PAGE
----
"Luis Estrada has directed a political spoof, “La Dictadura Perfecta” (The Perfect Dictatorship), which brings Mr Vargas Llosa’s slur up to date. This time the dictator is television itself, which controls the president, the political system (not just the PRI), and society. It is, Mr Estrada admits, an over-simplification, but it certainly makes for a neat satire. 'This is the first time in Mexican history a sitting president has been satirized in film,' he says. Whether that’s true or not, Mexico’s high-and-mighty generally enjoy undeserved immunity from lampoon; this film makes a boisterous attempt to redress the balance."
A new film, "La Dictadura Perfecta", makes for a neat political satire of Mexican public life.
"Ignorance regarding the root causes of homelessness have led many communities across the U.S. to restrict food-sharing around town, a new report claims.
In all, 31 American cities have tried various methods of discouraging or prohibiting individuals or organizations from sharing food with their homeless populations since January 2013, according to a survey released on Monday by the National Coalition for the Homeless (NCH)."
THE BACKDROP for our cover fashion feature—Mexico City, one of the world’s largest metropolises and home to both 16th-century churches and modernist museums—encompasses a sometimes chaotic architectural landscape. Behind the multifarious facades, however, the capital’s design history tells a fascinating story, each building contributing to its richly layered past, present and future.
Take Castillo de Chapultepec. The castle, which now houses the Museum of National History, was built in the 18th century for a Spanish viceroy and is a grand example of Europe’s neoclassical influence on Mexico at the time. Closer to the present, a uniquely modern vernacular has taken root as the structures of bygone eras are adapted to modern purposes.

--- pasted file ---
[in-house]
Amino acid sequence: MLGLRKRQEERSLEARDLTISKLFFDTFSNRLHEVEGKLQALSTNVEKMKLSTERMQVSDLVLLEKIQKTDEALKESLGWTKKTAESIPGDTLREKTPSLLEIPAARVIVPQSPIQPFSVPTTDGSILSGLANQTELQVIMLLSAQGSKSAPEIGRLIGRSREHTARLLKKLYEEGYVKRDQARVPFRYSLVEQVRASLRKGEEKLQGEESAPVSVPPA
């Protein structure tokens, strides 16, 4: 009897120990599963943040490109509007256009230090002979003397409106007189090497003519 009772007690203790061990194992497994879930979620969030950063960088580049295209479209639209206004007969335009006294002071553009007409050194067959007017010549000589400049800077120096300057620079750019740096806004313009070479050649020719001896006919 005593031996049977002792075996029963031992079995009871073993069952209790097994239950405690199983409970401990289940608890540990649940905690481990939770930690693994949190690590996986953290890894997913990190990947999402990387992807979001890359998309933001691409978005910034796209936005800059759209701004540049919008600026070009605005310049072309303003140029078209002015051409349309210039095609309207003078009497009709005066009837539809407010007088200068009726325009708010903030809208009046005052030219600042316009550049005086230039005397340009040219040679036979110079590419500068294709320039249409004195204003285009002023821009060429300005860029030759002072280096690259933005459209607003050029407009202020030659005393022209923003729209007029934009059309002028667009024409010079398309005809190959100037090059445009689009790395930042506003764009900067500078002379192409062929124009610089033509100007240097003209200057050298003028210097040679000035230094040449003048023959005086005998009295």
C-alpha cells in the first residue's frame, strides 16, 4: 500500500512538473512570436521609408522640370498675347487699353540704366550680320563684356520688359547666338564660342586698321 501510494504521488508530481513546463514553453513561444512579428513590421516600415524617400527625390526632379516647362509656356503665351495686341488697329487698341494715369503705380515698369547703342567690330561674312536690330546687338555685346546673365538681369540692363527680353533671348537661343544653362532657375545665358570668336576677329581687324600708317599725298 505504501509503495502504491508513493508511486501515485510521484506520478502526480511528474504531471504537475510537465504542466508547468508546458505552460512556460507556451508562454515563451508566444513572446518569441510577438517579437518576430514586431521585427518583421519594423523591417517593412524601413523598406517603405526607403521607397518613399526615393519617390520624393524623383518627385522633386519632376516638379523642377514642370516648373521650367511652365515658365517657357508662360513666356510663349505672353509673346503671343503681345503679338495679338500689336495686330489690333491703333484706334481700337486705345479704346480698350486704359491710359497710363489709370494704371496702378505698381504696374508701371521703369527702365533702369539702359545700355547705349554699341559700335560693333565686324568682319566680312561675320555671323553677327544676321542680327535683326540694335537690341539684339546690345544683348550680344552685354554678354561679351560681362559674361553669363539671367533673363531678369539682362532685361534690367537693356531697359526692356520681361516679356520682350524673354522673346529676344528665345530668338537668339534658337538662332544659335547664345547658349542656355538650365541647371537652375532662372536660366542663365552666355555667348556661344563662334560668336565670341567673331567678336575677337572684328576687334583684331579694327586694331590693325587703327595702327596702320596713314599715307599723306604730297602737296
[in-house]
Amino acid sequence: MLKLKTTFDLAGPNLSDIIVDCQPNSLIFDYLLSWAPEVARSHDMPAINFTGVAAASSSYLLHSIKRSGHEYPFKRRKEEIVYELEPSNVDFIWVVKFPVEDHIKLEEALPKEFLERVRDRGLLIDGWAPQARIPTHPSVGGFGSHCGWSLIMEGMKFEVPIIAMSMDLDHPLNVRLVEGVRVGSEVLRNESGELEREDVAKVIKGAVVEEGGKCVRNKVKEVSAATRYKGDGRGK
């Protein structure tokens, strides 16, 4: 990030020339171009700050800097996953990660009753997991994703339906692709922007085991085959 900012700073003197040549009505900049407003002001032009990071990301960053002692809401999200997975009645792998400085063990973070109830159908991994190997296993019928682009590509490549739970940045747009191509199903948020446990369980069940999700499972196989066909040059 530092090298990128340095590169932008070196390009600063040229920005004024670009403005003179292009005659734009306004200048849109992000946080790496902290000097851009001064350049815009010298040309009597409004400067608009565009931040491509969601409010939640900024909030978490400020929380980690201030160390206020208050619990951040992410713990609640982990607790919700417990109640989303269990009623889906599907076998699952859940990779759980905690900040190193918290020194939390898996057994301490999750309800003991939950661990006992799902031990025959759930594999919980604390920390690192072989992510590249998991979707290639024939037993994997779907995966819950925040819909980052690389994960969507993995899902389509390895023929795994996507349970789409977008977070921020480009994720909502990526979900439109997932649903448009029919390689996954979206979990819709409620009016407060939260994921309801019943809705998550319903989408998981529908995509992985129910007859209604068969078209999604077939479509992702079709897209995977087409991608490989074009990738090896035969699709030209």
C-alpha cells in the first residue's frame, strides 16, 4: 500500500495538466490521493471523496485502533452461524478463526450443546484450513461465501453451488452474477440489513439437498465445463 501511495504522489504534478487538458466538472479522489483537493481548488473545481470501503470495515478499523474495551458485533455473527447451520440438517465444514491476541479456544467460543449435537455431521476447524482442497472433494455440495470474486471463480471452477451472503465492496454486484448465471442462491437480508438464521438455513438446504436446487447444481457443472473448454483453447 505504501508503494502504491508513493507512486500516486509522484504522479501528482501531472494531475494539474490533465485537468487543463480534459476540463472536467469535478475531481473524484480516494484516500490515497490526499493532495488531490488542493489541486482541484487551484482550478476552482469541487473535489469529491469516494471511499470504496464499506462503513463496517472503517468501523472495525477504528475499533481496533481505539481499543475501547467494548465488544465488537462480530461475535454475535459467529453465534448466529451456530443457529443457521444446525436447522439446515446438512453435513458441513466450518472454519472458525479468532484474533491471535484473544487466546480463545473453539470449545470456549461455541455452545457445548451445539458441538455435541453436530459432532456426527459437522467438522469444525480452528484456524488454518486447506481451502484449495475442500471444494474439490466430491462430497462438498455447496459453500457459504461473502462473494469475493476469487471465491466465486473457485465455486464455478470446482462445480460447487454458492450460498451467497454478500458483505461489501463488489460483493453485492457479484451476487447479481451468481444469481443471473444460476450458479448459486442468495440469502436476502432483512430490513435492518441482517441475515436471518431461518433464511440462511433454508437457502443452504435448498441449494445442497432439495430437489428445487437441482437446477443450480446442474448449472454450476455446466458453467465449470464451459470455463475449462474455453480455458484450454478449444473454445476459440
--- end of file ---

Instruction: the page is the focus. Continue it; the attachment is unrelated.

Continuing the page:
One of the best examples of this synthesis is Grupo Habita’s Downtown Mexico hotel. Designed by architects Abraham Cherem and Javier Serrano, it combines vaulted ceilings and handmade tiles from the original 17th-century colonial palace with contemporary flourishes, such as blond-wood furniture and mid-20th-century lamps. “We wanted to respect the architecture and space of the building, see its real essence,” Cherem says.
Meanwhile, newer buildings, such as Luis Barragán’s Casa Gilardi and Casa Luis Barragán, David Chipperfield ’s Museo Jumex and Alberto Kalach’s Kurimanzutto gallery, often emphasize minimalism and light. “There are so many styles in Mexico City,” Cherem says. “The contrast between the contemporary texture and how we respect the old—that’s difficult to find elsewhere.”
The Showtime drama's version of the Pakistani capital is so inaccurate that it would be laughable — if it weren't so irresponsible.
T.V. producers are well-within their rights to creatively image fictitious people, places, and plots. Artists are also open to take 'creative license' re-imagine actual people, events, and places. That being said, they can be criticized for blatant misrepresentations that reinforce negative stereotypes of people and places. Given the paltry amount of geographic education given in the United States, popular media representations play a large role in shaping ideas and opinions about places with important foreign policy implications. That is why relying on stereotypes in the arts can compound cultural and political understandings between peoples. As the author says: